B.C. judge refuses bail for convicted pedophile facing more charges
Thursday, Apr 10, 2014 06:45 pm
PORT COQUITLAM, B.C. - A British Columbia man who served five years in a Thai prison for sexually assaulting boys must remain in a Canadian jail while he waits for trial on new charges of abusing children overseas.
A provincial court judge refused bail for Christopher Neil, 39, on Thursday after a nearly three-hour hearing. Details of the hearing can't be revealed because of a sweeping publication ban.
Neil faces 10 charges, half of those are related to accusations based in Southeast Asia.
RCMP have said they collected evidence abroad that the former English teacher committed sex crimes against children in Cambodia a decade ago. Neil is also accused of accessing and possessing child pornography while living in Metro Vancouver last year.
Neil's lawyer, Mark Thompson, said his client will plead not guilty.
"Given the vast resources of the Crown and the Canadian government has thrown at this, it seems daunting," Thompson said outside court. "But Mr. Neil does have an explanation, one he's looking forward to present."
Some of the charges fall under Canada's rarely-used child sex tourism laws and carry maximum penalties of 10 years imprisonment. They come one and a half years after Neil was deported back to Canada when a royal pardon granted him early release from the sentence in Thailand.
Canadian authorities sought and obtained a series of strict conditions when he returned to B.C., owing to the nature of the crimes. Neil has already been back to court for breaching the rules. He pleaded guilty to possessing devices that could access the Internet last year.
The man spent many years in Asia prior to garnering global notoriety when he became the then-subject of Interpol's largest international manhunt in 2007.
The organization released before-and-after images of a man's face obscured and then revealed by a digital swirl. The digital trick had hidden Neil's face in images displaying graphic sex abuse.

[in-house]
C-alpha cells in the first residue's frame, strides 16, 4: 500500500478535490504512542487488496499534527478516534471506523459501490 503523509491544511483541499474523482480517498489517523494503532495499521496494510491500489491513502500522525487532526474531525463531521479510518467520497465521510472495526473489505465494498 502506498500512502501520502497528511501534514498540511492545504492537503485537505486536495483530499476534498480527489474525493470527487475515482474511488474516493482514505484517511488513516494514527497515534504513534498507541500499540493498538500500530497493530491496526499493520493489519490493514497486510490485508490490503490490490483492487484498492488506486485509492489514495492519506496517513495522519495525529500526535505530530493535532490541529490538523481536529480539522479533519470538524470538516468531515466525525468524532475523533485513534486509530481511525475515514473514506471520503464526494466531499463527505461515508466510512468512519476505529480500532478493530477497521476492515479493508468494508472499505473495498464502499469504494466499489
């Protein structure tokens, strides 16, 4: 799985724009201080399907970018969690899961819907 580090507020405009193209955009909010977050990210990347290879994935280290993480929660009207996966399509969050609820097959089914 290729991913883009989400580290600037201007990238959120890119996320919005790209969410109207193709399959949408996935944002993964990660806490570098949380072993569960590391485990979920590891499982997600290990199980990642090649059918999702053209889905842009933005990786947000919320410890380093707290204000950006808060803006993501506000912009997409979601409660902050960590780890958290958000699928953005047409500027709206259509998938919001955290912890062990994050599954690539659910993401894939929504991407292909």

Hundreds of tips poured in. It took only 10 days to discover the Canadian citizen's identity and track him down. He was arrested, tried and found guilty of sexually assaulting two young brothers.
Neil's lawyer said he expects his client could now spend a year or longer behind bars in B.C. awaiting his next trial.
"I argued for Mr. Neil's release and I wouldn't have done so if I thought there was a public safety issue," Thompson said.
"He's not happy to be back in jail."
Neil's next court appearance, on April 15 in Richmond, B.C., relates to his earlier admission that he breached conditions. He will appear by video link.
Another hearing to decide whether he'll be tried by jury or judge alone on the new charges was set for April 24 in Port Coquitlam, B.C.
Canada first enacted in 1997 laws allowing authorities on home soil to investigate and prosecute sex offenders who committed crimes abroad.
Only eight Canadian citizens have been convicted under the extra-territorial provision of the Criminal Code in that time, according to federal RCMP. The initial, landmark case stemming from crimes in 2003 brought down Donald Bakker, a B.C. man convicted of abusing young girls in Cambodia.
Graeme Illman, who attended the bail hearing, represents Ratanak International, a B.C.-based child protection agency that helps child victims of Western sex tourists in Cambodia. He said a conviction would be significant.
"It would send a very critical signal to pedophiles that they can't go to other countries to conceal these illegal acts," he said. "Authorities in Canada (will) reach beyond the territory here to hold them to account."
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